He refers to University application forms as an example. People still confuse 'sex' and 'gender'. "It creates barriers by putting people into boxes." Sma believes that heterosexual people also need to take responsibility and advocate for LGBTI issues. "We need to teach children about sexuality," he says.
Uni-Ven runs a successful HIV testing programme but one of the difficulties that Sma faces is simply that MSM don't disclose easily. "It's a tricky area," he reflects."There is so much diversity and I believe that it's sometimes the diversity that people are scared of."
"I do what I have to do. Sometimes, I've wanted to leave but my conscience won't let me. I am needed here. I'm saving lives."
The University fully supports Sma's programme and there have been anti-homophobia drives on campus. There is still a long way to go though, and Sma feels the enormity of his task. "Sometimes I think that if I leave here, it will be back to square one".
"It’s been a journey for me," says Sma as he tells his story. "I realised that I was different when I was about six years old. My mom didn't want to buy me dresses and my dad didn't want me to put on makeup. But I did. At school I also realised I was different. Boys wouldn't accept me and neither would girls. What did I know about being gay as a child? When I reached puberty, I told myself that I needed to stop. I observed men and I tried to mimic them. I tried to get rid of this hand gesture!" he laughs, nodding towards his effeminately gesturing right hand.
He started smoking, drinking and dating women. "My goal was to impregnate a woman. I wouldn't use condoms." He dated women and repressed his sexuality for over eight years, becoming more and more unhappy. "I was trying to be somebody that I wasn't. But my hand still did this." Sma tried to kill himself in 2005 and again four years later. "Then, I realised that I was missing something. It was me."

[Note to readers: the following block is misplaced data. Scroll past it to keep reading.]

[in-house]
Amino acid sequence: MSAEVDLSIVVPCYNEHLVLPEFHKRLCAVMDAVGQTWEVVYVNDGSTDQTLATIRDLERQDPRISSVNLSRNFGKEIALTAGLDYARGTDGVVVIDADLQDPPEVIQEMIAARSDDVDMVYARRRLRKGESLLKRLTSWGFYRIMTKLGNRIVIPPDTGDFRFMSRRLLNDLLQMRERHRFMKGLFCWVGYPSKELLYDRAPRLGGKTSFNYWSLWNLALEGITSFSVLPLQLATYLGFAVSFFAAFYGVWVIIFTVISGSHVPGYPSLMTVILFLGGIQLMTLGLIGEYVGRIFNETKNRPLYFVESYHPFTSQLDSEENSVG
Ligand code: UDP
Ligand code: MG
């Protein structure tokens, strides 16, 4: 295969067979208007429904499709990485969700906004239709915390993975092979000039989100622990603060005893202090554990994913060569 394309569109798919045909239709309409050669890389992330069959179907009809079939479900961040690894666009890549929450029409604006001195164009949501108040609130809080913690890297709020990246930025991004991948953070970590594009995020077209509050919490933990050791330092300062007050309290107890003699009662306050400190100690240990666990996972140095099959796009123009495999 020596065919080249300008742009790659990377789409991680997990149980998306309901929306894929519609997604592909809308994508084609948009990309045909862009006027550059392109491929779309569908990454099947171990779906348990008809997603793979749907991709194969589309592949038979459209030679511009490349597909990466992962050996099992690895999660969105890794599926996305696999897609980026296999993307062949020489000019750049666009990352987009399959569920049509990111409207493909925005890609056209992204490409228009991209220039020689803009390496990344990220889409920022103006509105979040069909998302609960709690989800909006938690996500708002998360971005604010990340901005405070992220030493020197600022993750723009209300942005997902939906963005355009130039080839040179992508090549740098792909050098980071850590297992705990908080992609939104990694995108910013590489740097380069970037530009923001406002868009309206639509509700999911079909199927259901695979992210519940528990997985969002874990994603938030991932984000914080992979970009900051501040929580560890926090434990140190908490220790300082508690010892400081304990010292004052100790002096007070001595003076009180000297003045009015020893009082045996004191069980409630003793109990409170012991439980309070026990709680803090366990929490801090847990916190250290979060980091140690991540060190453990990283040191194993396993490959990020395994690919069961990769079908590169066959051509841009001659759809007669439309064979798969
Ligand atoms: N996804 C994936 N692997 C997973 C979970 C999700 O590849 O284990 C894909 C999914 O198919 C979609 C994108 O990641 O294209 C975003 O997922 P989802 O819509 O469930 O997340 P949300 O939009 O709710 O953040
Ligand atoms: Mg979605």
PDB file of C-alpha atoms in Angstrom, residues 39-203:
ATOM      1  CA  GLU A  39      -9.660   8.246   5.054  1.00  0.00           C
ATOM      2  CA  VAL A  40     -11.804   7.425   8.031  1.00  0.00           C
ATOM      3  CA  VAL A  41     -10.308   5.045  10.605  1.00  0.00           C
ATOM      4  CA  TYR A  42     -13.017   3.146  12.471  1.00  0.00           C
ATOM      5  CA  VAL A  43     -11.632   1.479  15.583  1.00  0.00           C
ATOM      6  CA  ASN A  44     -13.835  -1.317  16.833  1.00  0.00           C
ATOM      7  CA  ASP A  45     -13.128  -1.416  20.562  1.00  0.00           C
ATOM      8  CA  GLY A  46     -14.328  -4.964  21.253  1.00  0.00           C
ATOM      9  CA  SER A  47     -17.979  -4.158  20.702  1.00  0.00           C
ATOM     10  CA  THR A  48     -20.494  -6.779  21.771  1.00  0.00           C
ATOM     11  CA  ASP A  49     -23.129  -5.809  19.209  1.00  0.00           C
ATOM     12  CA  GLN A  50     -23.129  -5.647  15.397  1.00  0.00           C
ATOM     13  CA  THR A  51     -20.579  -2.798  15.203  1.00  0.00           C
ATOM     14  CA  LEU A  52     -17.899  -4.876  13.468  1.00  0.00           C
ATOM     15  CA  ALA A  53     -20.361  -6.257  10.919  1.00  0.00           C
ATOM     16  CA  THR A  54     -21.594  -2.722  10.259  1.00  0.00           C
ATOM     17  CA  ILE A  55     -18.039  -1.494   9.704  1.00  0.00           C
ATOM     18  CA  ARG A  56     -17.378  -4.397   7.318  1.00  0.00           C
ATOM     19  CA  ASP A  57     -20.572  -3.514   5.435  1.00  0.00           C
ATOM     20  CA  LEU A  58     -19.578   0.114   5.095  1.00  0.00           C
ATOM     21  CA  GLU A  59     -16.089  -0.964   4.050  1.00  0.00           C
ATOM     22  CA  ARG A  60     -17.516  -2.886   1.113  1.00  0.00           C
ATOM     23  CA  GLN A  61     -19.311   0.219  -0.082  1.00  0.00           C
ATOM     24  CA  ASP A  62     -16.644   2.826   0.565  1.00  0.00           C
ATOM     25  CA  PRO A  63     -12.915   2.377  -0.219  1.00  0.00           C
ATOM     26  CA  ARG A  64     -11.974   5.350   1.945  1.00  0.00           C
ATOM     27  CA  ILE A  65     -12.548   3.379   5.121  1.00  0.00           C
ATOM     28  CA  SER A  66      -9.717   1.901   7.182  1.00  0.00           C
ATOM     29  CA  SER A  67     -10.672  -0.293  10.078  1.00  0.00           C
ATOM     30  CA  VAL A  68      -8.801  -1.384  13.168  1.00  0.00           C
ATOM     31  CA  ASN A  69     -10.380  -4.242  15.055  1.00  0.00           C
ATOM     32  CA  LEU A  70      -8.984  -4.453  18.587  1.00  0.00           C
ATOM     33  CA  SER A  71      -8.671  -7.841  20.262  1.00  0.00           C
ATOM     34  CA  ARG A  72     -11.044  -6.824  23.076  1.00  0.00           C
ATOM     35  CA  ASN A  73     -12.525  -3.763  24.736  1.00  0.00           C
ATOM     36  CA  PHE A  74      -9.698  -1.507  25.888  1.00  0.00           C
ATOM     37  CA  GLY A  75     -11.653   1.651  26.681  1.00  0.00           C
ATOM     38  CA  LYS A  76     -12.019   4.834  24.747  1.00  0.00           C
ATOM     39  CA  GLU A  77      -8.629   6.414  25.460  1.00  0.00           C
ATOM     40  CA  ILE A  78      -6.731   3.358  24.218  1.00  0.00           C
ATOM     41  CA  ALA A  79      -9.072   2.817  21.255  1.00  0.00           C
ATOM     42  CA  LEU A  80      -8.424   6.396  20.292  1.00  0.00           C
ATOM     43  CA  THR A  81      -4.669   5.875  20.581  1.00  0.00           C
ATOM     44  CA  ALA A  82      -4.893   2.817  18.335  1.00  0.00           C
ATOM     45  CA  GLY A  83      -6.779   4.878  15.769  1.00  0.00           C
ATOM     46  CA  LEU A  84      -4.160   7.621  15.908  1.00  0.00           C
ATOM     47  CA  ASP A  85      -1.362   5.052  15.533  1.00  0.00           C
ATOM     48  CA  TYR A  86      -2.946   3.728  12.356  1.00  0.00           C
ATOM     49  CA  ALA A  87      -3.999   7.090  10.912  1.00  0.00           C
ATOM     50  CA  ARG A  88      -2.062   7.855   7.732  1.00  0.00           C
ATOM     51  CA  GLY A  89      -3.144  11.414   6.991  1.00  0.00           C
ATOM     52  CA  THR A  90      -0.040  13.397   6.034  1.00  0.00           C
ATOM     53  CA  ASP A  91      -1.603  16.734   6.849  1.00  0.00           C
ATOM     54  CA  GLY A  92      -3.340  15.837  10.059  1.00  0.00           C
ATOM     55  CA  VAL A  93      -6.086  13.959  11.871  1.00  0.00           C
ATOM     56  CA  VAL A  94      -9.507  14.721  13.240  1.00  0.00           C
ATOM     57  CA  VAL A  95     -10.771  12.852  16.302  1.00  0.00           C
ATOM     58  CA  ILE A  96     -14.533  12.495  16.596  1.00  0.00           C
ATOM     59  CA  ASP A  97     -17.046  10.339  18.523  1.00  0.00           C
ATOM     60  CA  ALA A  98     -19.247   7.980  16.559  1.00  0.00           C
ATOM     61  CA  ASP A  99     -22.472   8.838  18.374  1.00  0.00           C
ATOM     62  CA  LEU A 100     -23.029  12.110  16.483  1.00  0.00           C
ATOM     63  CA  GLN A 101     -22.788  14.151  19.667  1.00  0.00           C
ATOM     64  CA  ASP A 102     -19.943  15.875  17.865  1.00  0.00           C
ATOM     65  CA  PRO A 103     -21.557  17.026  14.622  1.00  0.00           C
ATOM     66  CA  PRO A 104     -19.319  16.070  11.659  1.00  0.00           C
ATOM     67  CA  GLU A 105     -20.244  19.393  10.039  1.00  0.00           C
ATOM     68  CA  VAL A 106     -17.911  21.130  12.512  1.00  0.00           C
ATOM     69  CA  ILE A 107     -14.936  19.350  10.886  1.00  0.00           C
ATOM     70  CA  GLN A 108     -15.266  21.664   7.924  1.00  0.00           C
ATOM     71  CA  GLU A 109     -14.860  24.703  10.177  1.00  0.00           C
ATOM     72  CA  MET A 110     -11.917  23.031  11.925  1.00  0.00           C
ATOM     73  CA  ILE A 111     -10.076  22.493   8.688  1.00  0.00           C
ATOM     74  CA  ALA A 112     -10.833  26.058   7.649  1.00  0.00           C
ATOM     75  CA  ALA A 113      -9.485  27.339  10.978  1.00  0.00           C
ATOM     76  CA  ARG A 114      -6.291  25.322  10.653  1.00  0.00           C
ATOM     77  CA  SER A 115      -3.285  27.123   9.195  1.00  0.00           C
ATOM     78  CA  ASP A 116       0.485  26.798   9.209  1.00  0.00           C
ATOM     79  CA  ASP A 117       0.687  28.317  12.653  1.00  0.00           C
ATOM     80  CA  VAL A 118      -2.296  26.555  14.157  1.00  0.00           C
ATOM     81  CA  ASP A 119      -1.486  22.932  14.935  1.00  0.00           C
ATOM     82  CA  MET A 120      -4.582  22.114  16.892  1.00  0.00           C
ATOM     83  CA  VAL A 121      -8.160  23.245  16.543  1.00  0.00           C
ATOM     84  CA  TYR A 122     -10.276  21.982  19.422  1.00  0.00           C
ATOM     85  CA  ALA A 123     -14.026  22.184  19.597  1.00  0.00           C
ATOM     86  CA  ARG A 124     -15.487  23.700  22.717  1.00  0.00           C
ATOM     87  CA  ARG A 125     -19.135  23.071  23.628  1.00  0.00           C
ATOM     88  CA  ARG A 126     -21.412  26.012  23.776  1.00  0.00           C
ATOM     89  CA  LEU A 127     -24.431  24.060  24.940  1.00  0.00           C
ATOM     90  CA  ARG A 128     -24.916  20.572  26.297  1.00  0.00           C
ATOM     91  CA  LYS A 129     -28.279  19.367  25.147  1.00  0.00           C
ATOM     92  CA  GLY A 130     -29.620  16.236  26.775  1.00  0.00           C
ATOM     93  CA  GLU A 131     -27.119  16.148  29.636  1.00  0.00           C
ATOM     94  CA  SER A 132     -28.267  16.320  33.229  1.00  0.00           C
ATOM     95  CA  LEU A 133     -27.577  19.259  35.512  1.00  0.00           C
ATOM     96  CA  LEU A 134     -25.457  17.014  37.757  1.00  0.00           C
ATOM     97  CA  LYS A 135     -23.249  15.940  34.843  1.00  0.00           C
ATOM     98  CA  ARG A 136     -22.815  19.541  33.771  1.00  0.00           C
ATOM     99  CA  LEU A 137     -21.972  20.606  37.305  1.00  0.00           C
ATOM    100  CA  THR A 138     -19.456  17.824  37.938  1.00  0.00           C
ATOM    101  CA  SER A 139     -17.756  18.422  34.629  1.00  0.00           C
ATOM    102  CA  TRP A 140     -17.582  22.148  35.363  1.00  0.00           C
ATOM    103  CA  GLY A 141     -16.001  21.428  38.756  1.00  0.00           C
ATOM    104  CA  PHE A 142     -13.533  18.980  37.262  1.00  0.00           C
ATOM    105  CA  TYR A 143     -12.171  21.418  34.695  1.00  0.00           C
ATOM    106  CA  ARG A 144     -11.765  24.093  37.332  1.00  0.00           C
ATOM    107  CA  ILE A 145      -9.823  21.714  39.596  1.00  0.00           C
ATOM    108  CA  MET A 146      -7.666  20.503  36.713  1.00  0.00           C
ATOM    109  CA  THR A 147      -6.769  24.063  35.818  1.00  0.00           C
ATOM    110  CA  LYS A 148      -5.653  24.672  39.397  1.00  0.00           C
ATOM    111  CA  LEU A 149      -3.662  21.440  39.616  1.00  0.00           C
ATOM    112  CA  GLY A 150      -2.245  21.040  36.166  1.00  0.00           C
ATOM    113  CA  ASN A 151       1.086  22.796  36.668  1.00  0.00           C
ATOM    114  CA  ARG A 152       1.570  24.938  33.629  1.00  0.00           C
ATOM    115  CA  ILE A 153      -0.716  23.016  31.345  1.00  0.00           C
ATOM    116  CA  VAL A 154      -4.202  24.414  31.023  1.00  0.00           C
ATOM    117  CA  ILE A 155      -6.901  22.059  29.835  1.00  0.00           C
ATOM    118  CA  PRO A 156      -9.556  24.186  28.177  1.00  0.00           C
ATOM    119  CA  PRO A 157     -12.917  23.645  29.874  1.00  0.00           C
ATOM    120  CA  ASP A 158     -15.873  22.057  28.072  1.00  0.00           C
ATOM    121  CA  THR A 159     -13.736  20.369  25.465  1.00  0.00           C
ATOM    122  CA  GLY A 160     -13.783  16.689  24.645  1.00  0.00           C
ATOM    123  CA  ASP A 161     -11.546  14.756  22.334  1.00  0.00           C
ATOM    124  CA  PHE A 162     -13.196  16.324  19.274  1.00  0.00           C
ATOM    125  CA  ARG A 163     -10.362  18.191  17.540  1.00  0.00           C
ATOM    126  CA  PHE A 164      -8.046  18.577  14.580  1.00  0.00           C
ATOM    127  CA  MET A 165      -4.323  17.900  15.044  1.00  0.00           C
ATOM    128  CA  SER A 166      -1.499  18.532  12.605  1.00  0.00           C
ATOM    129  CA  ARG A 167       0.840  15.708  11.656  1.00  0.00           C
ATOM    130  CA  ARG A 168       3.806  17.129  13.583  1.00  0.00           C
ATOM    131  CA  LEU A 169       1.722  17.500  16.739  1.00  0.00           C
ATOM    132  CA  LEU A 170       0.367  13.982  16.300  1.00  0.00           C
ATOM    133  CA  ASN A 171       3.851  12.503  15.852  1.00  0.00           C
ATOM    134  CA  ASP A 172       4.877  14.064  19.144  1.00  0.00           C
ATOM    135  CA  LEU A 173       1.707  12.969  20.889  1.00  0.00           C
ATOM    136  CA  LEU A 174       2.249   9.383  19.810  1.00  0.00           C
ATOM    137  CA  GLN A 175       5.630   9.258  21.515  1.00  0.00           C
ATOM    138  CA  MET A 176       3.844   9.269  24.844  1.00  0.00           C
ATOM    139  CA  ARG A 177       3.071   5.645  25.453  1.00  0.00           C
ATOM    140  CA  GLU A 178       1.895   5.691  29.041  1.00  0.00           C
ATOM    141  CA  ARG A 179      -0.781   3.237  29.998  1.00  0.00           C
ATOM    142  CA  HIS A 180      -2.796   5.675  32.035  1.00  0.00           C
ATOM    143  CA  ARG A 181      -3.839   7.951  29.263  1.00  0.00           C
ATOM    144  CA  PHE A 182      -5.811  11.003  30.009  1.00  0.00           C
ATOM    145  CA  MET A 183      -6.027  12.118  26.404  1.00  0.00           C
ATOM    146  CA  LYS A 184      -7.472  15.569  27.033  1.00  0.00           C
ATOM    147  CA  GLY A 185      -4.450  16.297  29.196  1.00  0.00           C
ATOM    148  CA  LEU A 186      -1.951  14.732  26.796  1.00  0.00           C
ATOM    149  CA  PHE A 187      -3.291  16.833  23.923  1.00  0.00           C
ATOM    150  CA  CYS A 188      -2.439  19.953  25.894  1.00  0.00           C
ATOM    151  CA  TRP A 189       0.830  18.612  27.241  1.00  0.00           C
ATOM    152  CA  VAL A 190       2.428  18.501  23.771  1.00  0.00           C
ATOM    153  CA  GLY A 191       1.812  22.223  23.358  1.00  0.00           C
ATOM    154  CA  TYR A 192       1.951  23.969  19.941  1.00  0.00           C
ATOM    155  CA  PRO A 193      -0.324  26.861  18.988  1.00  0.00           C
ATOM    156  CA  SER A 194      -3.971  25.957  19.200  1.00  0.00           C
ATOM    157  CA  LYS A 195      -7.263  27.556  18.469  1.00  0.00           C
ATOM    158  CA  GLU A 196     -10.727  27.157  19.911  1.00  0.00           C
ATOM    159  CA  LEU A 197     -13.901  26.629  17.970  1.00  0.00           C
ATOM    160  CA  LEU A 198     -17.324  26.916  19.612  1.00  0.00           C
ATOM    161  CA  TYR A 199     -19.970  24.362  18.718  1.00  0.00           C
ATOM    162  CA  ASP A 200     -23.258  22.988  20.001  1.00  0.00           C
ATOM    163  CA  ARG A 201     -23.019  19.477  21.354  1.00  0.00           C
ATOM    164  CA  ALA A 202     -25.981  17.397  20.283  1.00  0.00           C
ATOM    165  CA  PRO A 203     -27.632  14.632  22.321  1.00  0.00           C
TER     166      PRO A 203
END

He went for counselling and realised that there was nothing wrong with being gay. Coming out was a slow process but his family was understanding.
"We don't have control over things. I can't change! It wasn't a choice. You wouldn't choose discrimination, nobody would."
"This programme has really helped me to understand myself more," says Sma. "My father is just my father. He sees me with lipstick now and tells me that I look beautiful." Sma acknowledges that it's unusual in this community to have such a supportive family. "I've been blessed to have these people."
"You need to be resilient," remarks Sma. "You have to stand your ground. You have to be strong, as emotionally strong as possible, because you see things and understand things that people don't get."
As the first of its kind in South Africa, the Higher Education Institution Men who have Sex with Men (MSM) Programme contributed to the knowledge about student sexual behaviour in the context of HIV transmission and implemented a programme to reduce risk-taking sexual behaviour, increase access to sexual health and HIV testing and create an enabling environment for MSM and LGBTI students.